It's not something any of us wants to see -- the beloved family pooch scooting his bottom along the grass, ground, or carpet.
While your instinct may be to chastise your pup, there are good reasons dogs scoot. And it's not to embarrass you in front of company. So, why do dogs drag their bottoms -- and what can you do to make it stop?
Why Dogs Drag Their Bottoms: Common Causes and Treatments
Scooting -- when a dog drags its anus along the ground -- is almost always a sign something is irritating your dog. What's behind that irritation can range from infection to worms to inflammation. Some of the most common reasons dogs drag their bottom include:
Anal Sac Problems. Despite what humans might feel about the matter, dogs communicate with their rear ends. Specifically, they communicate with the smelly, fatty substance that comes from the anal sacs located internally on either side of their anus. Anal sacs can sometimes become abscessed, blocked, or inflamed. This is especially the case in smaller breed dogs. In an attempt to relieve the pain and discomfort, a dog may start scooting.
Scooting is only one symptom of anal sac problems. Other signs include chewing or licking around the area, swelling around the anus, and trouble defecating. Treating anal sac issues depends on what's causing the problem. Treatment options include:
- Expressing the sacs, which can be done at home or by a vet
- Giving antibiotics to treat an infection
- Increasing dietary fiber
- Applying warm compresses
- Lancing or flushing the sacs under general anesthetic
Fecal contamination: A bout of diarrhea can leave a dog dehydrated, weak, and with a messy, matted bottom.
Whatever the source, fecal contamination under your dog's tail can eventually cause enough discomfort that your pooch begins scooting to find relief. So long as the fecal contamination hasn't led to infection, treatment can be as easy as trimming away dirty hair (be very careful to avoid cutting the skin). After that, you need to clean the area with warm water.
If your dog has diarrhea for more than one day or is bothered by constipation, talk to your vet.
Worms. Tapeworms are another, though less common, reason dogs may start scooting.
Dogs get tapeworms by swallowing worm-infested fleas. And while scooting can be one sign of tapeworms, the most common sign is the appearance of tiny, rice-like tapeworm segments around your dog's anus.
Tapeworms are easy to treat with a simple dose of oral or injectable medication. Garlic is often recommended as a natural remedy for tapeworms. But there's no proof it prevents parasitic infestations, and it can even be toxic to your pet.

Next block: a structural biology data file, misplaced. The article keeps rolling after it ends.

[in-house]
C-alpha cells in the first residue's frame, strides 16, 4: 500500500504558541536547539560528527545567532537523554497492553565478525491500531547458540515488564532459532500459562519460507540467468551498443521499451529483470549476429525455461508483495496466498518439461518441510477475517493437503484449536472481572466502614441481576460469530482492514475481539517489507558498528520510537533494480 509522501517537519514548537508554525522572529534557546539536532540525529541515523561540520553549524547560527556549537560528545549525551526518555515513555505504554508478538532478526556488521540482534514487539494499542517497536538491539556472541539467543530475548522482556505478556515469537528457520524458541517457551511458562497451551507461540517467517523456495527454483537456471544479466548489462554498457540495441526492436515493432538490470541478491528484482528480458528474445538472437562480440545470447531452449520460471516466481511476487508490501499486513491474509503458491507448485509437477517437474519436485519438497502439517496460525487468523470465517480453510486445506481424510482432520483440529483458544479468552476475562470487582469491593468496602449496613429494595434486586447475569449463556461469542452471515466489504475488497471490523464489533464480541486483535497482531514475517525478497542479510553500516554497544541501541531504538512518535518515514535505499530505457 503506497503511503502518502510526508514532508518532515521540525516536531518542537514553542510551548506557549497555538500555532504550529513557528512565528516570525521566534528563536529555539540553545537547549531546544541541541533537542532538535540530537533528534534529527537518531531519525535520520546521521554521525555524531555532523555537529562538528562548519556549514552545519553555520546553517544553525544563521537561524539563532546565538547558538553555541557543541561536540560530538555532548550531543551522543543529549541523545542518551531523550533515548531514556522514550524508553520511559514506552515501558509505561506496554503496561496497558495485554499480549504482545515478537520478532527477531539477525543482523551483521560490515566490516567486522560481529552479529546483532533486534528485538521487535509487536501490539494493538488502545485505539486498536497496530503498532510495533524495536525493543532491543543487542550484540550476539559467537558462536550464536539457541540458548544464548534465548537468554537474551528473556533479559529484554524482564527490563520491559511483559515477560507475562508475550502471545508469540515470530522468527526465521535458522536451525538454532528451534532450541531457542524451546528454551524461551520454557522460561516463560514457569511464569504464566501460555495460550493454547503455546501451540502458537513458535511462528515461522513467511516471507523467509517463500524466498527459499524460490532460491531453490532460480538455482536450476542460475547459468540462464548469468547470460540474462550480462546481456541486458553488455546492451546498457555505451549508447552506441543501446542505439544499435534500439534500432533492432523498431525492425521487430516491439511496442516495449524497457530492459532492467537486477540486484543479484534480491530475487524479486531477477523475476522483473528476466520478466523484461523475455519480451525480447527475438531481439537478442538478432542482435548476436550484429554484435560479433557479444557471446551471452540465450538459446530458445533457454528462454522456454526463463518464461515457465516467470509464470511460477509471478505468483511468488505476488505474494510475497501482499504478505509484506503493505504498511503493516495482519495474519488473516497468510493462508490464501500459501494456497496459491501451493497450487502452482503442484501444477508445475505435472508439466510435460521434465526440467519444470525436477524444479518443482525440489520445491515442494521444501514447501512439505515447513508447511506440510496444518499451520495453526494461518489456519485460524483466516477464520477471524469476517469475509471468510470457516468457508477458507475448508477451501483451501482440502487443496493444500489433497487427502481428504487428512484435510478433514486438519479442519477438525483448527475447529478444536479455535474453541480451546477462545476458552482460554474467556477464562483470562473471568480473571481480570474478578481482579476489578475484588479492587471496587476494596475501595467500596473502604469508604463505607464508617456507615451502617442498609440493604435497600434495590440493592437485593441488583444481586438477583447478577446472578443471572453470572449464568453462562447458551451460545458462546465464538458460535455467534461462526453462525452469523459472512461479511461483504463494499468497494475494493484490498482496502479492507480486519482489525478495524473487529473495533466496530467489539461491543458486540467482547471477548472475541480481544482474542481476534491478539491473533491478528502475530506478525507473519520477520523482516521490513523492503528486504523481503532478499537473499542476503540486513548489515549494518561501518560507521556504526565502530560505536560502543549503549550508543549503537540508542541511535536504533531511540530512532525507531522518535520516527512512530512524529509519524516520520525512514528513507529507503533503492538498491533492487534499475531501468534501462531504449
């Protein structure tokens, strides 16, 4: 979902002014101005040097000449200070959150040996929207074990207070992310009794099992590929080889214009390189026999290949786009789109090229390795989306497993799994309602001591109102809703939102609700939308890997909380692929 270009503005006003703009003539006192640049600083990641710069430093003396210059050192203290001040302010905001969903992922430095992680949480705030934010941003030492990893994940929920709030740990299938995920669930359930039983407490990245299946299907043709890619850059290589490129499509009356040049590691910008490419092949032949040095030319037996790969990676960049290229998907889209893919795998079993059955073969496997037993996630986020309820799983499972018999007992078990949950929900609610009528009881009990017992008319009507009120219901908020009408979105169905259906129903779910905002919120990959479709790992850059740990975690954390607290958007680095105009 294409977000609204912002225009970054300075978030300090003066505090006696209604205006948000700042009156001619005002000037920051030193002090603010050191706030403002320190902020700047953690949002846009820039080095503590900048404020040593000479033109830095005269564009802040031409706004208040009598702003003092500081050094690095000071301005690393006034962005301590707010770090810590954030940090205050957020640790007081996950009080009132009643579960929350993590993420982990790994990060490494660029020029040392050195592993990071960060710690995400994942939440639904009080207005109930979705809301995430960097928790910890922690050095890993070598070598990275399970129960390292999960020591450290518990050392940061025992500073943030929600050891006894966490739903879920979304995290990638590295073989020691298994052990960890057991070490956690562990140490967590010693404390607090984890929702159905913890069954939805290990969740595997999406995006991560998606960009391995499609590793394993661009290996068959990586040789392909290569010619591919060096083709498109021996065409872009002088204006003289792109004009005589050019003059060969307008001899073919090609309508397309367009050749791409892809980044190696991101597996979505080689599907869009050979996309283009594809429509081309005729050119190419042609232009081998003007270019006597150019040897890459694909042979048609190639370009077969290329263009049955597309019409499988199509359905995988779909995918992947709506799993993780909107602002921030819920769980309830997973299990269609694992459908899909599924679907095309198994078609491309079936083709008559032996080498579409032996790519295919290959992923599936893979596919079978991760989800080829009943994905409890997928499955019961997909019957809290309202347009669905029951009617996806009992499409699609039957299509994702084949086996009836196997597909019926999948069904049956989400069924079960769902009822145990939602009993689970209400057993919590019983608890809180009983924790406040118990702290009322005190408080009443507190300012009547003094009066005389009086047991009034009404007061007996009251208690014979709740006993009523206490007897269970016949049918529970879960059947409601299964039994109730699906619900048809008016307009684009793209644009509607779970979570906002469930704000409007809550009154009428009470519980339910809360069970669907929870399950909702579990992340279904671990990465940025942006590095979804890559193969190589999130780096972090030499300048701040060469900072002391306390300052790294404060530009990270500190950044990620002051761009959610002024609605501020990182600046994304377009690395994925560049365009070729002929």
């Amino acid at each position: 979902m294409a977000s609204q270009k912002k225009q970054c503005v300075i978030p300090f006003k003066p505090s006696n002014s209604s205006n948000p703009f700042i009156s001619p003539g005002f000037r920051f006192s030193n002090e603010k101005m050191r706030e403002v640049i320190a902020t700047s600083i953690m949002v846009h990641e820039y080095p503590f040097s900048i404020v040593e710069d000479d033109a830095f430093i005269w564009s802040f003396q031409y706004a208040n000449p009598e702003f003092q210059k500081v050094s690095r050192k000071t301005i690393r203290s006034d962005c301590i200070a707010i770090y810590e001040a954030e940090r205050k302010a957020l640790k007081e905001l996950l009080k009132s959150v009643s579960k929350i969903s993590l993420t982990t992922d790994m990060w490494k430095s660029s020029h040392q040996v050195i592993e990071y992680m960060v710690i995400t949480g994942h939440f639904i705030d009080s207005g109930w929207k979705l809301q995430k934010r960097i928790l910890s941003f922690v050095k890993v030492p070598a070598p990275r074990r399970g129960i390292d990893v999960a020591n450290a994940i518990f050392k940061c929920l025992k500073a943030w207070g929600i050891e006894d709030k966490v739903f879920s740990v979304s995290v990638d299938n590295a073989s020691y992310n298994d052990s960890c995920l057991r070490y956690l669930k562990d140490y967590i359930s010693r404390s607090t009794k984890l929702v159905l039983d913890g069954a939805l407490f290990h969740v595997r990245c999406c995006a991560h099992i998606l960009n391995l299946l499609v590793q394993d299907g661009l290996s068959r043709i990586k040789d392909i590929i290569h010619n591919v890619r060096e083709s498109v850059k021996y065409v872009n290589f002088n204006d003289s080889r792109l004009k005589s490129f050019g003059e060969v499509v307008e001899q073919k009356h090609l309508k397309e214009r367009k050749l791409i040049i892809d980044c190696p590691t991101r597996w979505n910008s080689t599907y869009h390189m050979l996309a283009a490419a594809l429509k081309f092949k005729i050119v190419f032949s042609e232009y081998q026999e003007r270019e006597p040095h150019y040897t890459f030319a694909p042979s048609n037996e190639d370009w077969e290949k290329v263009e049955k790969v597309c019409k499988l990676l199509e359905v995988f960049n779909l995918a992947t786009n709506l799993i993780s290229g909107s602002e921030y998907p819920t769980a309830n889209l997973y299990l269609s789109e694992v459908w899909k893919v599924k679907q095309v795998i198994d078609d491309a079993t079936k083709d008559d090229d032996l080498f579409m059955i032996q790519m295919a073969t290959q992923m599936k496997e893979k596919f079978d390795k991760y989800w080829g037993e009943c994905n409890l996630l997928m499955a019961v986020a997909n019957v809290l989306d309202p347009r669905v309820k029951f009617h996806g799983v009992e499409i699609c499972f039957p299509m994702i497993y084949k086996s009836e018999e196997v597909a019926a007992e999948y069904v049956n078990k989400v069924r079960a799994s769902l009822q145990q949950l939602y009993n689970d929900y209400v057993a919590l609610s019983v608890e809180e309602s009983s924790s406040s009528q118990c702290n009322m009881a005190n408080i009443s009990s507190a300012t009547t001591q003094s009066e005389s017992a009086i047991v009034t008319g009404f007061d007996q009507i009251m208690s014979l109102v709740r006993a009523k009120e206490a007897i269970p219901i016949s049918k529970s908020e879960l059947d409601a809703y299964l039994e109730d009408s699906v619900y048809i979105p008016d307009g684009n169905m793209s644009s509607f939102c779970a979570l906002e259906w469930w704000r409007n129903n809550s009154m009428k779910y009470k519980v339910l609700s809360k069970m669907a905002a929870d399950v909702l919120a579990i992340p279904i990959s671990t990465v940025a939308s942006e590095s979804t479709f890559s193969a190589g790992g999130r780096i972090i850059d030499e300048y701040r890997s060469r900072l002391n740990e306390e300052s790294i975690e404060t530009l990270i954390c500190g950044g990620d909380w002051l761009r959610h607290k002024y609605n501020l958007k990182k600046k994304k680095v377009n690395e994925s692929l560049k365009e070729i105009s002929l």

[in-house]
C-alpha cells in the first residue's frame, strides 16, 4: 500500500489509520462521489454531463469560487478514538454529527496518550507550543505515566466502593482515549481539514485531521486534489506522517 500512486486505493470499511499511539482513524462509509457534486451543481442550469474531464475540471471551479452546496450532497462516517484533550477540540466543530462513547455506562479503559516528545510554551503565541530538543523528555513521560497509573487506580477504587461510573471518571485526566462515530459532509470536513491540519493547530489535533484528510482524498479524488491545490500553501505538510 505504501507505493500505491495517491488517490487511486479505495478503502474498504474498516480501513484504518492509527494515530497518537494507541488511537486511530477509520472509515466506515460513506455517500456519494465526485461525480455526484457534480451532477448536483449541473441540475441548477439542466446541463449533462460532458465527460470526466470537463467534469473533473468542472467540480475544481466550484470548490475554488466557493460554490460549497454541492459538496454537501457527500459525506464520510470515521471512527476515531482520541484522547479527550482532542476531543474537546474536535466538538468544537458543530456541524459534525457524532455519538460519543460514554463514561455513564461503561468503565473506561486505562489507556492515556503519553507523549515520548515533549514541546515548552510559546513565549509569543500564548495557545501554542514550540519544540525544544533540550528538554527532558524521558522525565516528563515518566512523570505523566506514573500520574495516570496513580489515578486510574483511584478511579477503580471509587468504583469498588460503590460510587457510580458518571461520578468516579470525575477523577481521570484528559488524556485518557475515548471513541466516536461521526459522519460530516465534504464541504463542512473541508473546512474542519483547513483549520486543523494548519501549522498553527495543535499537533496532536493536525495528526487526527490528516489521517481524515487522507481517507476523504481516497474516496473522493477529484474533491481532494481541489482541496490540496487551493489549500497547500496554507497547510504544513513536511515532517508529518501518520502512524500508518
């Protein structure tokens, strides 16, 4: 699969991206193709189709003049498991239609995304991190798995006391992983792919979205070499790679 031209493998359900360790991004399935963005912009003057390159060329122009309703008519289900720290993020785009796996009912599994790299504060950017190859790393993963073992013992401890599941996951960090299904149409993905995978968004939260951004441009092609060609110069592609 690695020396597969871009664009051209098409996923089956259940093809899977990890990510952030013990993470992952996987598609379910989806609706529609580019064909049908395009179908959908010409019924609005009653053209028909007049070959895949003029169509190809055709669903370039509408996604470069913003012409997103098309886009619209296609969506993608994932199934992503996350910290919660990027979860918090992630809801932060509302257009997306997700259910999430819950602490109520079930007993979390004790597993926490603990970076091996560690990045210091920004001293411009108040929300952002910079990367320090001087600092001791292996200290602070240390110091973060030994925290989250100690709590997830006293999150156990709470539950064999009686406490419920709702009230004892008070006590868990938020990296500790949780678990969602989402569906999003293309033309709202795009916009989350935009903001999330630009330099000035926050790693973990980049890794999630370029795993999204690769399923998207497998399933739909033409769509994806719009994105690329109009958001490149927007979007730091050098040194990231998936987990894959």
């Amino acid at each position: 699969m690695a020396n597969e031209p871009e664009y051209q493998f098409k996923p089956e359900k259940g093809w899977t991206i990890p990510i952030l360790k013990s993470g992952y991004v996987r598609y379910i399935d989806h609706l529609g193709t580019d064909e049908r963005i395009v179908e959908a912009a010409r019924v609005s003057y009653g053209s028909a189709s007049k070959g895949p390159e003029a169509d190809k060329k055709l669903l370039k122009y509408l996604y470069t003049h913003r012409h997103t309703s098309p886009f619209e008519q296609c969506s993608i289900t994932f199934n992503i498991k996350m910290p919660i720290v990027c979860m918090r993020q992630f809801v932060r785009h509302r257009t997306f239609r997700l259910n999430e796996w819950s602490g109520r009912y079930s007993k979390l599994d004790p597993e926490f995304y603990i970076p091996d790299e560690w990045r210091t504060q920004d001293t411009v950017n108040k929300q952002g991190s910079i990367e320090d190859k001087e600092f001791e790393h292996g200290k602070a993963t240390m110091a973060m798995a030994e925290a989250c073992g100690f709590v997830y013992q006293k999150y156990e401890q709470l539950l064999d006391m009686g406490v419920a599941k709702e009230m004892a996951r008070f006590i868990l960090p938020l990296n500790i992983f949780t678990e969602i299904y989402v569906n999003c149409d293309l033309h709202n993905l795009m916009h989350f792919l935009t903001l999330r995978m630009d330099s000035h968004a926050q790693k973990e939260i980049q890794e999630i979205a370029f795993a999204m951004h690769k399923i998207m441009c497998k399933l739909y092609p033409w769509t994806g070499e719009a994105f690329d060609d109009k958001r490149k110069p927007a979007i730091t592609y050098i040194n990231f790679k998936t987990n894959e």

To prevent tapeworms from coming back, you'll need to control fleas. That can be done with pills or topical medications. Here too, there's no proof that garlic helps with pest control.
Rectal prolapse. Rectal prolapse refers to part of the rectum -- the final portion of the large intestine -- protruding through the anus. A rectal prolapse can happen to your dog after severe diarrhea or from straining with constipation. If you see an elongated, cylindrical mass sticking out from your dog's bottom, call your vet right away. This is a sign of rectal prolapse.
Treatment for rectal prolapse varies. After replacing the prolapse, your vet may:
- Stitch your dog's anus partially closed to prevent the prolapse from happening again
- Suggest a moist diet or stool softeners to reduce straining
- Recommend surgery if the prolapse needs to be repaired
Other Causes of Scooting
The discomfort caused by wounds or tumors can also cause your dog to drag its bottom.
Swelling is a significant sign to watch for and can indicate an anal tumor. Swelling with redness, bruising, or discharge may point to a painful anal gland abscess that needs immediate treatment.
Checking Your Dog's Bottom
Here are three tips for checking your dog's bottom:
Visual inspection . Put on a pair of rubber gloves, then lift your dog's tail. The anus and the hair around it should be clean, without an intense smell. Look for swelling, growths, discharge, or injury.
Anal sac problems. Scooting is a strong sign that your dog may have anal sac issues. If you notice a powerful, foul smell around your dog's bottom, this indicates soiling with anal sac material. That's a sign that the sacs may be impacted or infected.
Worms. Tapeworm segments look like tiny, wiggling, creamy-white worms, or like small, unmoving rice grains. If you see either around your dog's anus, talk to your vet about suitable treatments.
When to See a Vet
Problems around the anus can be a smelly, messy, painful business for your dog.
If your canine companion is scooting or persistently licking at the anal area, or if it in any way appears to be uncomfortable or distressed, you should talk to your vet. Treatment is often quick and easy and can make your dog, you, and maybe your carpet a lot happier.